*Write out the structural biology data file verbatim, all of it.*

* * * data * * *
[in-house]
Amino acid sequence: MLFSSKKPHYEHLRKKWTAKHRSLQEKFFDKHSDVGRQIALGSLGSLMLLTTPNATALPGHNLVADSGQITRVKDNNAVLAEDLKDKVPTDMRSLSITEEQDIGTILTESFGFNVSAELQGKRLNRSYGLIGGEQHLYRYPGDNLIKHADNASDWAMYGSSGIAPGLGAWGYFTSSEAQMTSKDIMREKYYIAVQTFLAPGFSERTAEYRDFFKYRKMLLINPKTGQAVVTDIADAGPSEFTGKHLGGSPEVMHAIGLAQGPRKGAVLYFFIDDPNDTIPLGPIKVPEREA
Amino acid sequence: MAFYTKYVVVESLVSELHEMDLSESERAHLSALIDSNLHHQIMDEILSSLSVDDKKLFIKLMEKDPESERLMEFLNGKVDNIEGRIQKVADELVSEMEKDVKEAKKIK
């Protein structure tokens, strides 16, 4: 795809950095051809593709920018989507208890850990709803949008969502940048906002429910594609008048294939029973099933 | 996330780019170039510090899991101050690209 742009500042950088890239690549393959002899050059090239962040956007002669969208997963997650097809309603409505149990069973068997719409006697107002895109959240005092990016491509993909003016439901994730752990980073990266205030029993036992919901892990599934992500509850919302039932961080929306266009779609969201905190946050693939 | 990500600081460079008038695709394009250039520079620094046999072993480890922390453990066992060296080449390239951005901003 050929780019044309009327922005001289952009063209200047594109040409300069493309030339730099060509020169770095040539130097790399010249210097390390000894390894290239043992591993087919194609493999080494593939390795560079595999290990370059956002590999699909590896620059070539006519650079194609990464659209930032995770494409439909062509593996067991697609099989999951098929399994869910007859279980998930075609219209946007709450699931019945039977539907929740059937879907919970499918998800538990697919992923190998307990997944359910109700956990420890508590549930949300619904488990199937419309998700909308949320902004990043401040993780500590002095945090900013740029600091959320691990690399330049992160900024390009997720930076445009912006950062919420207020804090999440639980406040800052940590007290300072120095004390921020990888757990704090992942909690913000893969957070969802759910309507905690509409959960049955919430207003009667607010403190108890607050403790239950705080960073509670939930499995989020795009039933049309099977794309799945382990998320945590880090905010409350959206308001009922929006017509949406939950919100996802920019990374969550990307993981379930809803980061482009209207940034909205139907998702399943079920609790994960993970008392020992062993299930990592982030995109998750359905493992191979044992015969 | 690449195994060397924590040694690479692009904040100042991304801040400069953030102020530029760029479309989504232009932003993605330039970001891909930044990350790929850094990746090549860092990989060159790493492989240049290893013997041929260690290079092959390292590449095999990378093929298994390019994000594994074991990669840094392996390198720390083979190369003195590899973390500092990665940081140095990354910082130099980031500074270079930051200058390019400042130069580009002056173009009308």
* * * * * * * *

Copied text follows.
[in-house]
Amino acid sequence: MLFSSKKPHYEHLRKKWTAKHRSLQEKFFDKHSDVGRQIALGSLGSLMLLTTPNATALPGHNLVADSGQITRVKDNNAVLAEDLKDKVPTDMRSLSITEEQDIGTILTESFGFNVSAELQGKRLNRSYGLIGGEQHLYRYPGDNLIKHADNASDWAMYGSSGIAPGLGAWGYFTSSEAQMTSKDIMREKYYIAVQTFLAPGFSERTAEYRDFFKYRKMLLINPKTGQAVVTDIADAGPSEFTGKHLGGSPEVMHAIGLAQGPRKGAVLYFFIDDPNDTIPLGPIKVPEREA
Amino acid sequence: MAFYTKYVVVESLVSELHEMDLSESERAHLSALIDSNLHHQIMDEILSSLSVDDKKLFIKLMEKDPESERLMEFLNGKVDNIEGRIQKVADELVSEMEKDVKEAKKIK
């Protein structure tokens, strides 16, 4: 795809950095051809593709920018989507208890850990709803949008969502940048906002429910594609008048294939029973099933 | 996330780019170039510090899991101050690209 742009500042950088890239690549393959002899050059090239962040956007002669969208997963997650097809309603409505149990069973068997719409006697107002895109959240005092990016491509993909003016439901994730752990980073990266205030029993036992919901892990599934992500509850919302039932961080929306266009779609969201905190946050693939 | 990500600081460079008038695709394009250039520079620094046999072993480890922390453990066992060296080449390239951005901003 050929780019044309009327922005001289952009063209200047594109040409300069493309030339730099060509020169770095040539130097790399010249210097390390000894390894290239043992591993087919194609493999080494593939390795560079595999290990370059956002590999699909590896620059070539006519650079194609990464659209930032995770494409439909062509593996067991697609099989999951098929399994869910007859279980998930075609219209946007709450699931019945039977539907929740059937879907919970499918998800538990697919992923190998307990997944359910109700956990420890508590549930949300619904488990199937419309998700909308949320902004990043401040993780500590002095945090900013740029600091959320691990690399330049992160900024390009997720930076445009912006950062919420207020804090999440639980406040800052940590007290300072120095004390921020990888757990704090992942909690913000893969957070969802759910309507905690509409959960049955919430207003009667607010403190108890607050403790239950705080960073509670939930499995989020795009039933049309099977794309799945382990998320945590880090905010409350959206308001009922929006017509949406939950919100996802920019990374969550990307993981379930809803980061482009209207940034909205139907998702399943079920609790994960993970008392020992062993299930990592982030995109998750359905493992191979044992015969 | 690449195994060397924590040694690479692009904040100042991304801040400069953030102020530029760029479309989504232009932003993605330039970001891909930044990350790929850094990746090549860092990989060159790493492989240049290893013997041929260690290079092959390292590449095999990378093929298994390019994000594994074991990669840094392996390198720390083979190369003195590899973390500092990665940081140095990354910082130099980031500074270079930051200058390019400042130069580009002056173009009308």